On June 22, 2014, NBC promised an extra-special Sunday broadcast of America's Got Talent, during which two attempts at a world record would be made.
The first record attempt came from a veteran of America's Got Talent: Professor Splash from Season 6, who had previously set the world record on AGT for the highest high dive into shallow water.
During the live segment, Splash attempted to set a separate record for the highest jump into a shallow flaming pool. Before the dive, he alluded to a prior performance where his foot caught a mounted camera and caused him to plummet head first. This turned out to be prophetic, as Splash also fell head first instead of belly-flopping as intended. Fortunately, he caught himself and was able to land on his back. A representative from Guinness World Records later confirmed that he had set a new record.
The next attempt at a world record came from a new face to AGT, Aaron "The Human Spring" Evans, who attempted to leap over three speeding cars in a row. Evans completed the stunt successfully, but did not do so within the amount of time necessary to break the record.
Beyond this, AGT did not at all differentiate much from its usual format. In fact, it was very much a return to form.
Howie Mandel is back to his old ways. Any hopes that he may have finally elevated his standards, or at least abandoned his mission to force America to watch acts that are clearly terrible, were dashed when Juan Carlos, a rollerskating hairdresser in a skin-tight outfit, took to the stage and repeatedly shook his fanny at the audience.
Mandel promptly found himself out of his seat and unable to stop talking about how much he loved it, and after a sufficient amount of pestering, fellow judges Mel B. and Heidi Klum both voted to put him through as well.
Later, Mandel cited a need for "million dollar acts" and voted no against the One Voice Children's Choir, and later still voted yes (this time alone) to a man who put spiders on his face.
America's Got Talent is not liable to suffer in the long run, as, once again, they still attract high caliber and original talents which cannot be found anywhere else. Though it may be with some sense of irony that the first act to advance who illustrates such is a reality TV veteran: the mentalist Mike Super, the winner of the single-season NBC competition Phenomenon.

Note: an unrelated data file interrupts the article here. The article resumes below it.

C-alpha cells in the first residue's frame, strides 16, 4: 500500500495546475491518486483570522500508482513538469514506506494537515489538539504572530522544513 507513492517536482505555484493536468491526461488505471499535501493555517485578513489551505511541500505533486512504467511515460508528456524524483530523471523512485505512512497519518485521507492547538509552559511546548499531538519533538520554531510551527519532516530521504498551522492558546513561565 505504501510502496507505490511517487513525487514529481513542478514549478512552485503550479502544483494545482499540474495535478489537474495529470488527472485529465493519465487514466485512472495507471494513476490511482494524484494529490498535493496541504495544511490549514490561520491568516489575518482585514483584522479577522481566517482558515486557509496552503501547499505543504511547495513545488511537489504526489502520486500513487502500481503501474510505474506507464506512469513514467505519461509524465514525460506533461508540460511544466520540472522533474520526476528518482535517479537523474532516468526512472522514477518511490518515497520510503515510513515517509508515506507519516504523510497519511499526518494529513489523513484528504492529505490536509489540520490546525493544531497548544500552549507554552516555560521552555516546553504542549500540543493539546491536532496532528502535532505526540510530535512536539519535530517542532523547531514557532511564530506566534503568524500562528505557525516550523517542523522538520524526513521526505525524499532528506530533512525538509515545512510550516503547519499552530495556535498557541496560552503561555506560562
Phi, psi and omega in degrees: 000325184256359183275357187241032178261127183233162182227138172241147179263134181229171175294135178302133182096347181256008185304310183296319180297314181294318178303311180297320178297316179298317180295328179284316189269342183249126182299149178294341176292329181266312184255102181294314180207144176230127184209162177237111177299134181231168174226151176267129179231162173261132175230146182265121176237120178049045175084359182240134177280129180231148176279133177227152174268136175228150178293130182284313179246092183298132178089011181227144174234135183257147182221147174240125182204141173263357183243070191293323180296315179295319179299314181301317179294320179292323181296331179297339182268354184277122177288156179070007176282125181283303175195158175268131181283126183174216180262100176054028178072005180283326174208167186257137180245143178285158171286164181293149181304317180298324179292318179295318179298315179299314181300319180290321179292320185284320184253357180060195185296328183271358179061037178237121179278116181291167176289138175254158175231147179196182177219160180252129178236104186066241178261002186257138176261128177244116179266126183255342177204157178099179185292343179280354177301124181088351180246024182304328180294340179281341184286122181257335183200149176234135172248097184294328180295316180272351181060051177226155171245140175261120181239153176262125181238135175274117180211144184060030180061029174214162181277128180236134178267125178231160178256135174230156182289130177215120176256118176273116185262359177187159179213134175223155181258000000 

For his act, Super, ever versatile, had Heidi Klum hold a glass pitcher inside a plexiglass barrier, which he claimed would help his spiritual companion, Desmond, demonstrate his presence. After telling the audience to focus their energy, the pitcher shattered.
These are the kinds of acts that AGT's success is built on. But if anyone out there (as my son and I were tempted to do) shut off their television in disgust after Howie Mandel muscled Juan Carlos through, they would have missed out on even more amazing talent.
Fans of fresh and original talent, and those who enjoy trying to pick out the top contenders in advance, would have missed out on seeing siblings Emil and Dariel use a pair of cellos to cover "Purple Haze" by Jimi Hendrix.
Fans of the touching and inspiration would have missed the "better late than never" story of Frank the Singer, a seventy-four-year-old man with the voice of Sinatra, but who never tried until now because of a stutter and a lack of confidence.
And for the "this could only happen on AGT" fans, there was Grennan the Green Monster, an eight-year-old knife thrower.
America's Got Talent has always been, and will continue to be, one of the most diverse, exciting and all-around appealing reality TV competitions in America. But it still deserves better. Or, if nothing else, it deserves a judge of talent who is actually looking for talent.